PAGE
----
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Did you know that you have more than 100 trillion microorganisms from 5,000 species living in your gut? Keep reading to find out how these tiny but mighty microbes can impact your health. 

 Image of fruit in yogurt that can be used in Fareway recipes.

Let's start with some definitions. Probiotics are live, active cultures that produce compounds to improve the health of your intestines. They flourish in your intestinal tract to help remove harmful bacteria. Prebiotics are indigestible compounds that stimulate the growth of bacteria. They are found naturally in fruits, veggies, legumes and whole grains and are a source of fuel for good bacteria (ie: probiotics). So, which one should I be eating?

Answer: both. However, probiotics have been shown to be more helpful in improving digestion, immunity and infection resistance in studies. It's also been found to help alleviate symptoms of:

  • Irritable bowel syndrome
  • Food allergies and sensitivities
  • Common cold
  • Constipation
  • Crohn's disease
  • Eczema
  • Hay fever
  • Infection
  • Ulcerative colitis
  • Stress

Probiotics are found in dairy foods, namely yogurt. Because yogurts vary widely, always check the ingredients list for live, active cultures like lactobacilli or bifidobacteria. Probiotics are often found in fermented foods and supplements, but always speak with your health care provider before beginning a new supplement regimen. With your probiotics, make sure to get plenty of prebiotics to keep them growing. Aim for more fresh fruit and vegetables, legumes and whole grains.

To get more probiotics in your diet, experiment with yogurt at every meal.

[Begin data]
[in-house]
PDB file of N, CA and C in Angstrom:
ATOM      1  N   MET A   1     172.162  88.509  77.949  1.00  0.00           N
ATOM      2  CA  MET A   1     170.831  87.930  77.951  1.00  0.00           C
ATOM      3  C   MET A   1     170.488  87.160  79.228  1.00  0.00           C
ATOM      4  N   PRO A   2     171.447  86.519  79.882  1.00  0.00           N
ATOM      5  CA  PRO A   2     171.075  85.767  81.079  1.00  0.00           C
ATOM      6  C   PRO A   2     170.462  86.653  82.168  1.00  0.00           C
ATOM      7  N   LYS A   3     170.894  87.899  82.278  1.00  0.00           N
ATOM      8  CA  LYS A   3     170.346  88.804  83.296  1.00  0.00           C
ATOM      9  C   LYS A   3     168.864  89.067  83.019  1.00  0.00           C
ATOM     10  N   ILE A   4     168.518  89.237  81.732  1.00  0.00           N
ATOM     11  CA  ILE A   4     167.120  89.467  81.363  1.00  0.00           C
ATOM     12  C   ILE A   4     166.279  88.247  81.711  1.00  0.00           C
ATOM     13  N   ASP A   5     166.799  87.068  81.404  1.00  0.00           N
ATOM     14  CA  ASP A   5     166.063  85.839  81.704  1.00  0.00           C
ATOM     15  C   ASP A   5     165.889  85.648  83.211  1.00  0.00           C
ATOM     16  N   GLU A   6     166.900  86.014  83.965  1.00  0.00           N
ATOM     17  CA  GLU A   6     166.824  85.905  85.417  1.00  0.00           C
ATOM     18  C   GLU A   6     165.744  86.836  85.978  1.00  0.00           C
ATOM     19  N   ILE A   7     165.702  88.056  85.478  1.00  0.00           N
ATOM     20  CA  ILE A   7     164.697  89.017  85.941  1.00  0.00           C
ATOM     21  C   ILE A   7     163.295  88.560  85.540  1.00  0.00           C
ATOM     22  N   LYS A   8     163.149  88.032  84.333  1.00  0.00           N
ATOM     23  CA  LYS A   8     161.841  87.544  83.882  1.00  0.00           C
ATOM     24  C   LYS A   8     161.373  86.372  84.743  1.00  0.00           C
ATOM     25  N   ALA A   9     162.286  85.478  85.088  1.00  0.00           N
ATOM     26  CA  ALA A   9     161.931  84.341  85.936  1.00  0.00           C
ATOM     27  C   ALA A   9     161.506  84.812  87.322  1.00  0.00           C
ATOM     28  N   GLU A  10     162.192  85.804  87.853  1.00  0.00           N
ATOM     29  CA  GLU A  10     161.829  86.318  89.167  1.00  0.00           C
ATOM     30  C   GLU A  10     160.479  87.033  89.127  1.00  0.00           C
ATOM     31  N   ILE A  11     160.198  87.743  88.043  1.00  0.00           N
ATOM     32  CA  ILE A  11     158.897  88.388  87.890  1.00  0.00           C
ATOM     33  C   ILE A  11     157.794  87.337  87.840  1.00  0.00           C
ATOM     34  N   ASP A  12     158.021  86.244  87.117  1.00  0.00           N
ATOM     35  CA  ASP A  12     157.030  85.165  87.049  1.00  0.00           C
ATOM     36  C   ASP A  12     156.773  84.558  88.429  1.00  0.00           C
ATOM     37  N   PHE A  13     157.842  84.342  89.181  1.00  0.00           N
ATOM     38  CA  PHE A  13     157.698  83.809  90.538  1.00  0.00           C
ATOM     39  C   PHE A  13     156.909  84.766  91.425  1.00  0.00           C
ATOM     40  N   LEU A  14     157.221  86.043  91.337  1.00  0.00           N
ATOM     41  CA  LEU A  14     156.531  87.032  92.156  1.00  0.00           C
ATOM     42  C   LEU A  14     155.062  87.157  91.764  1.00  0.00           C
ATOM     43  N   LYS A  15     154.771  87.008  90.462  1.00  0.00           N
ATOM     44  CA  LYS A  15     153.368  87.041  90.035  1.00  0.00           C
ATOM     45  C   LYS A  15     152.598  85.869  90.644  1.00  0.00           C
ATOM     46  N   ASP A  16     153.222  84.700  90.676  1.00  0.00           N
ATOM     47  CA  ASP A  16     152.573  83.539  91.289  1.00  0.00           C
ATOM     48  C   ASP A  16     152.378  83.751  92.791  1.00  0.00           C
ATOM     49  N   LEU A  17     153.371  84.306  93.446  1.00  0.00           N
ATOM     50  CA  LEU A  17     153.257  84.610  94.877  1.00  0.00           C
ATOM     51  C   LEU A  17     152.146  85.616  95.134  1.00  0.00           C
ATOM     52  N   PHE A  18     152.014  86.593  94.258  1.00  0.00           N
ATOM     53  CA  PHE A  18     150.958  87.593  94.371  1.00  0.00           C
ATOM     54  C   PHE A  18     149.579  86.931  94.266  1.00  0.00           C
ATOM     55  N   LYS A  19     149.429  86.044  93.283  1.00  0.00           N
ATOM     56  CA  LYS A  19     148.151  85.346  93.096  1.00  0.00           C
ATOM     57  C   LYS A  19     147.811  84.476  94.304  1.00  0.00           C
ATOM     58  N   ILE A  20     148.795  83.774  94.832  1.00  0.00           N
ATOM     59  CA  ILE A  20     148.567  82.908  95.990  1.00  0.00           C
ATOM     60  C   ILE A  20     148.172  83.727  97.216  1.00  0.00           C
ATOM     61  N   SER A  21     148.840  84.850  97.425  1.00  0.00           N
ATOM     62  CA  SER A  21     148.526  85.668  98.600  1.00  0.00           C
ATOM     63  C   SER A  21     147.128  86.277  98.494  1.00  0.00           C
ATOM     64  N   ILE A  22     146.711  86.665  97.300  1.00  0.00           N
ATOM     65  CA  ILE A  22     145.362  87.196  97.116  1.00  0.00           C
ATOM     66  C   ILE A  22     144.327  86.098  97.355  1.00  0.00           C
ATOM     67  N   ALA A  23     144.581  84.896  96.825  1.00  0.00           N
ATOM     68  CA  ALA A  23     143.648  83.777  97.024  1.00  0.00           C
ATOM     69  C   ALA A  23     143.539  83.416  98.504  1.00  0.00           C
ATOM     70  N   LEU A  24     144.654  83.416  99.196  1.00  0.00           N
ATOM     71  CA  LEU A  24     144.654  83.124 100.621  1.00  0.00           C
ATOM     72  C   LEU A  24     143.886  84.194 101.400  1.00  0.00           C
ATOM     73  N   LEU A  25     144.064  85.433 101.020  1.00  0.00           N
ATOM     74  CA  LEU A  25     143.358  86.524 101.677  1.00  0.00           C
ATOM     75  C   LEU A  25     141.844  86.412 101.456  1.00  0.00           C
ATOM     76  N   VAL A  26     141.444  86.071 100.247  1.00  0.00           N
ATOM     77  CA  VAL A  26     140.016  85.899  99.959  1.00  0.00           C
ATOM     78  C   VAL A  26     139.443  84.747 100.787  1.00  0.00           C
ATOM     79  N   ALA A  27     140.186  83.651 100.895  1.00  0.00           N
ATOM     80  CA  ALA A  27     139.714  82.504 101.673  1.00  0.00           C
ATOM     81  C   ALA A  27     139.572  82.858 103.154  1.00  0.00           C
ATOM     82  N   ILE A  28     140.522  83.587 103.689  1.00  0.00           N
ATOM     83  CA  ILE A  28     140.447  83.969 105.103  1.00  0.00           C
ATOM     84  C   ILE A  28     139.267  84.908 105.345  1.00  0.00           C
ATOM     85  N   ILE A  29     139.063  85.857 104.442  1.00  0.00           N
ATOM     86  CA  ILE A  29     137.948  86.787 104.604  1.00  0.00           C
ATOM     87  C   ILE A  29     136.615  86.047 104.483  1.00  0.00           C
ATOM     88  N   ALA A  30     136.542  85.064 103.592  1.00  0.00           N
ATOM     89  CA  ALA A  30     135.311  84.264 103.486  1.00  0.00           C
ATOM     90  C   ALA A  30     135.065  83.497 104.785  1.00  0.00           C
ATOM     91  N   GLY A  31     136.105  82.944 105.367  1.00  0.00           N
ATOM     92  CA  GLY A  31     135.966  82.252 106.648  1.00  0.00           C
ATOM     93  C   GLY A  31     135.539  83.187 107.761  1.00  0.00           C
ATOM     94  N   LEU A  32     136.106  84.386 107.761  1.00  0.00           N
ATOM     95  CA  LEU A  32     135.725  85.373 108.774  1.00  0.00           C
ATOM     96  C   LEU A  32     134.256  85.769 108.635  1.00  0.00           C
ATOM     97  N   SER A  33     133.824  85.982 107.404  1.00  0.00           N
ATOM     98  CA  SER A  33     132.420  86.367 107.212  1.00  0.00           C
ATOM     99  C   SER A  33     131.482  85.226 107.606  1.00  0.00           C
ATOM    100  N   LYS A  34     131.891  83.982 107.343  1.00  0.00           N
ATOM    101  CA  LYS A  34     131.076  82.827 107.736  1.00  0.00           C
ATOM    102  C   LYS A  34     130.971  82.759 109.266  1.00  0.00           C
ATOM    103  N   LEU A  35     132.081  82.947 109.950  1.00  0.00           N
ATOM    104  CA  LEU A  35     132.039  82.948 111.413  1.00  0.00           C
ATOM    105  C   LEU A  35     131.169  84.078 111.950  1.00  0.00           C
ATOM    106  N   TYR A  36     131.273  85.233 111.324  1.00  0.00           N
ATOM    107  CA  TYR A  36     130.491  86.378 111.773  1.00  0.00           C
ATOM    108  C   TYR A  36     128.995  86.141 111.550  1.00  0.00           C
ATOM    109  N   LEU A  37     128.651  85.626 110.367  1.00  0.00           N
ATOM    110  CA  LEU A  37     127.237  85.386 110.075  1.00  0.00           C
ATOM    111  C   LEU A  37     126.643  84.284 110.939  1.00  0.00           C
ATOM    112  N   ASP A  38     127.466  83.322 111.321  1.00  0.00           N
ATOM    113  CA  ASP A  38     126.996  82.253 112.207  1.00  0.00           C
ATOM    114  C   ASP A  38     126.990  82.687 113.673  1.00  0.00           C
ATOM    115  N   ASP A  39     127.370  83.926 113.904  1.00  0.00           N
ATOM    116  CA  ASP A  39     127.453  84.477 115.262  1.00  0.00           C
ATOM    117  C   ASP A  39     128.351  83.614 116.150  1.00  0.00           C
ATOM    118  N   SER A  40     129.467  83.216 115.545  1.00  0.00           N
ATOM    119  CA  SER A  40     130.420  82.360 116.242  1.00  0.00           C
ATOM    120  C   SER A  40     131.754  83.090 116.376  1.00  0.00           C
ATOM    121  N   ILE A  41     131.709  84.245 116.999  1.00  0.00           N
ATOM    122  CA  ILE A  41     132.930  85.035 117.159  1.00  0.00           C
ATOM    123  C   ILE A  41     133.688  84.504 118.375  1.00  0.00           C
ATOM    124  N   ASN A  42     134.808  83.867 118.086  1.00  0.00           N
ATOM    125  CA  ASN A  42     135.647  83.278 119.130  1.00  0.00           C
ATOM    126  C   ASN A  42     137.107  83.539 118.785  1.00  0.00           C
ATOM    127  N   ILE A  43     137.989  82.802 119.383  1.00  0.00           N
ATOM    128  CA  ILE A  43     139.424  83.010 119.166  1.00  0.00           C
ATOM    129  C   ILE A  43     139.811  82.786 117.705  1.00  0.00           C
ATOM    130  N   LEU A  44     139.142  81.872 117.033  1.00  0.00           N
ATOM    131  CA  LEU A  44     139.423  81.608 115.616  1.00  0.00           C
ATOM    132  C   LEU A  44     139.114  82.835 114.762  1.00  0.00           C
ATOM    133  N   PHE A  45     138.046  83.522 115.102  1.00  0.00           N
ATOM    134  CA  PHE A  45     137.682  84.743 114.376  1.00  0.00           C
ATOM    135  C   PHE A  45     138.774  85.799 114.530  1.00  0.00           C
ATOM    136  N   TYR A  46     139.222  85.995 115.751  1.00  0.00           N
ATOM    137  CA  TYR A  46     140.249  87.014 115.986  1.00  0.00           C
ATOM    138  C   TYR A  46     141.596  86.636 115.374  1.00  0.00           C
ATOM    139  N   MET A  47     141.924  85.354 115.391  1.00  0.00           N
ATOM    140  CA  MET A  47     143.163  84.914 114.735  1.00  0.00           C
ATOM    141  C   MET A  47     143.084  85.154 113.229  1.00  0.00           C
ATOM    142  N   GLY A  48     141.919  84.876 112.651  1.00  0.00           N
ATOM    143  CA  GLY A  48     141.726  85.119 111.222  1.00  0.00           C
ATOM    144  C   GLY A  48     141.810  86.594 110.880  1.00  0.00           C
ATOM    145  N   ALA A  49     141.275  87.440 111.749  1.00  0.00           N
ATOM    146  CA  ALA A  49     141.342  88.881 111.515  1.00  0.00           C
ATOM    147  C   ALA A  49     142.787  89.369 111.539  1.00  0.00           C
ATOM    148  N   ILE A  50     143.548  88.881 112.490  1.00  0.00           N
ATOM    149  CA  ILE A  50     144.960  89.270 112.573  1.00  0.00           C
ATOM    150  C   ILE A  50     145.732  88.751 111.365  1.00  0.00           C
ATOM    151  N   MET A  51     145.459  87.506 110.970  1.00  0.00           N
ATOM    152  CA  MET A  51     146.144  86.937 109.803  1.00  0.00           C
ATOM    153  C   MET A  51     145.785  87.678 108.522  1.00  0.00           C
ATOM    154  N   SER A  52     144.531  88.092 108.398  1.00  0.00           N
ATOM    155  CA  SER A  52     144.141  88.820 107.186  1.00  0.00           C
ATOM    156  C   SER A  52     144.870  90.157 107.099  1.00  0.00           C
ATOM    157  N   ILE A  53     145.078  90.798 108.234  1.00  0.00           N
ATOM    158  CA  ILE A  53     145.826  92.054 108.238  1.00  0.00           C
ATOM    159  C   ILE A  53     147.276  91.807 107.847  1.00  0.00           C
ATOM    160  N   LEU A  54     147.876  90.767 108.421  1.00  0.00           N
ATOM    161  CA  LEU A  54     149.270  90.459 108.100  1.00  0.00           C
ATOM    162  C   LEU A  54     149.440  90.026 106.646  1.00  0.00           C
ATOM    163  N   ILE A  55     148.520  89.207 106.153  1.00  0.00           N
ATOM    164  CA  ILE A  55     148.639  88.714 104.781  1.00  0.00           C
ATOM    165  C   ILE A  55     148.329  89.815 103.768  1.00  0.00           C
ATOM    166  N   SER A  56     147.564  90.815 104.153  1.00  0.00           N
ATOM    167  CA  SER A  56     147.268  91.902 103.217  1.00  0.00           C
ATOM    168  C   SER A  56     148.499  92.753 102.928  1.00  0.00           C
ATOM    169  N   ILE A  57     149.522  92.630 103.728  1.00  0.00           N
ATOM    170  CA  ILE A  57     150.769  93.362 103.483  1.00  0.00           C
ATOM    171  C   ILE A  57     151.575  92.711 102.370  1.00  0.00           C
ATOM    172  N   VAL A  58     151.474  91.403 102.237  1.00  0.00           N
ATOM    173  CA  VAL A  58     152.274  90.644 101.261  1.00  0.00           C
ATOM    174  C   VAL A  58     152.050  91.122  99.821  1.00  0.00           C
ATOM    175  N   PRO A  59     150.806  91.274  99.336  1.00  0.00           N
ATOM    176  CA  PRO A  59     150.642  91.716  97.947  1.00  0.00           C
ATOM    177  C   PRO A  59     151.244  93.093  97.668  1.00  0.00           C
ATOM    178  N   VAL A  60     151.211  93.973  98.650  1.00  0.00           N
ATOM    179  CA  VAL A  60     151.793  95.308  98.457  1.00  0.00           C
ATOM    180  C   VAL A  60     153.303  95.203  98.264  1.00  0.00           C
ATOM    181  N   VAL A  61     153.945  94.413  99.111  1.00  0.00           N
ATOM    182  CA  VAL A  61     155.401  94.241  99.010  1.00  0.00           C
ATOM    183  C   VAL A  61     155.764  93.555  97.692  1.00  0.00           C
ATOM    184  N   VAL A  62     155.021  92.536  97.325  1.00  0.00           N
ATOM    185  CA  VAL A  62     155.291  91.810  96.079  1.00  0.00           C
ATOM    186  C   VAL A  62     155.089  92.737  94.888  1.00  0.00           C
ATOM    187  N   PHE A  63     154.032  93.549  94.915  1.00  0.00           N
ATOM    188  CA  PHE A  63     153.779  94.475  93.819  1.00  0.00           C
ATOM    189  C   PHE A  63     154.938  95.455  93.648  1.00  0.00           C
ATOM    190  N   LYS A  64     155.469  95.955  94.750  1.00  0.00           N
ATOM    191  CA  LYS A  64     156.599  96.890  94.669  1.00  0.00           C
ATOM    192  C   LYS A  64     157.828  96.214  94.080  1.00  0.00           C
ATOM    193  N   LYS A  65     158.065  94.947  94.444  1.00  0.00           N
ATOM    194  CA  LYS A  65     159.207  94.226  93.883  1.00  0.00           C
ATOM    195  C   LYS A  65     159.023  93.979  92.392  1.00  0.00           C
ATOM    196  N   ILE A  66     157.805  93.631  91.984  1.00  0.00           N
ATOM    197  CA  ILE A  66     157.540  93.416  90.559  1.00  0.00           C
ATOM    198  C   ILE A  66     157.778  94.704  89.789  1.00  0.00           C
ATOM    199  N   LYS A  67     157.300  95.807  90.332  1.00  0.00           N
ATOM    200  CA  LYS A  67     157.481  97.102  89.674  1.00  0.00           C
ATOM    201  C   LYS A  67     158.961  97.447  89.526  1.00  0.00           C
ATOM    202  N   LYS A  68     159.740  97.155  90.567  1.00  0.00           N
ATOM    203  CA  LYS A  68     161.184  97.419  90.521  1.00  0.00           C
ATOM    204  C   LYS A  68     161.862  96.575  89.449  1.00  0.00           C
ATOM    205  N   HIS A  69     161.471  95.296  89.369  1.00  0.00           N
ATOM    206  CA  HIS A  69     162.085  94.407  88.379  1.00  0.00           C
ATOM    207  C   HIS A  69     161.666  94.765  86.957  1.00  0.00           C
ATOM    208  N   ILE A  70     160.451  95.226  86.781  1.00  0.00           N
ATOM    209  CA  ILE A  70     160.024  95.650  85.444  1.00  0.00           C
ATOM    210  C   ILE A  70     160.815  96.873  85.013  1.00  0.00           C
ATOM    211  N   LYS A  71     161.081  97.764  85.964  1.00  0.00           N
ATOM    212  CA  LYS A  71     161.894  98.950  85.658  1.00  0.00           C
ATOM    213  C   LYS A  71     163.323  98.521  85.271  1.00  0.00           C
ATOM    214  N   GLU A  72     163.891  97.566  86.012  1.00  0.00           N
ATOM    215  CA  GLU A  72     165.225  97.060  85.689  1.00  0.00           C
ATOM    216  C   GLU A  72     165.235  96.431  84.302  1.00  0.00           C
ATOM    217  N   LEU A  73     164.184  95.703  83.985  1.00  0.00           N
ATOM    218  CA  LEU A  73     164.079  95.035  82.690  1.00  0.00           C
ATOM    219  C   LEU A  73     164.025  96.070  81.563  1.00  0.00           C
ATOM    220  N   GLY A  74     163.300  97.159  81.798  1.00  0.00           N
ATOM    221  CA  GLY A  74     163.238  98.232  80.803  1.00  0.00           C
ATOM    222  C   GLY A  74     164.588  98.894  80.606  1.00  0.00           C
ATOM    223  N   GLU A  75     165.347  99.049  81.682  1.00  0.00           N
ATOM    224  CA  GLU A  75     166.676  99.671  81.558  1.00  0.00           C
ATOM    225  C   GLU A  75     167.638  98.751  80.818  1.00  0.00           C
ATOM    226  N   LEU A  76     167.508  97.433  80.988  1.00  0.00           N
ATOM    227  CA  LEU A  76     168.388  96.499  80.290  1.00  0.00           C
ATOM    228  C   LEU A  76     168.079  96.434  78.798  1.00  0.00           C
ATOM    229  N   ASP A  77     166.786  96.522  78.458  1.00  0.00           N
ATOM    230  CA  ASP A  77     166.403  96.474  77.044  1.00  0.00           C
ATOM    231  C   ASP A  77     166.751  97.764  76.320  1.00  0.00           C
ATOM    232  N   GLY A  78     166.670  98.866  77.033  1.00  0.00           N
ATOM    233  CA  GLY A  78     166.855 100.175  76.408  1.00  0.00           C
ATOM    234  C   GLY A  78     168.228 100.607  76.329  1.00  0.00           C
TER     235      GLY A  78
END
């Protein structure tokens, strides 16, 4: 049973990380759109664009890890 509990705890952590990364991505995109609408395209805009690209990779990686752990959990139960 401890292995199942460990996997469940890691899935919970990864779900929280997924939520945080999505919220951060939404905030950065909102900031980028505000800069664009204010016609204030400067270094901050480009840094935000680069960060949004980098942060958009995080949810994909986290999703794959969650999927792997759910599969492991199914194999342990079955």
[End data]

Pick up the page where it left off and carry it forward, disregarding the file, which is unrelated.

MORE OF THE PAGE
Breakfast - Breakfast is the perfect time to include yogurt bursting with beneficial bacteria. Swap milk for yogurt in your cereal or top your pancakes or waffles with yogurt. If you're having an omelet, add a dollop of protein-rich Greek yogurt instead of sour cream.

Lunch - If you're not a fan of just eating a yogurt out of the container, you can mix it up in an on-the-go smoothie or make your own veggie dip with your favorite seasonings. Try adding yogurt to tuna salad (instead of mayo) for a nutritious alternative.

Dinner - Dinner may not seem like the right time to have yogurt-think again! Make dipping sauces using plain yogurt and your favorite seasoning packets or use it to thicken marinades on chicken or steak.

Dessert - add yogurt to pie or cake instead of whipped cream or freeze your own for an ice cold treat!

To determine if you would benefit for pre- or probiotics, speak with your health care provider or a Registered Dietitian.

January 2012

Whitney Hemmer RD, LD

Whitney Hemmer RD, LD

Registered Dietitian

Whitney graduated from Iowa State University with a BA in Dietetics & is a member of the American Academy of Nutrition and Dietetics, as well as the Iowa Dietetic Association. With a focus on overall health, wellness and counseling, she is well equipped to help you with your individual nutritional needs.

Click here for more information on our dietitians.

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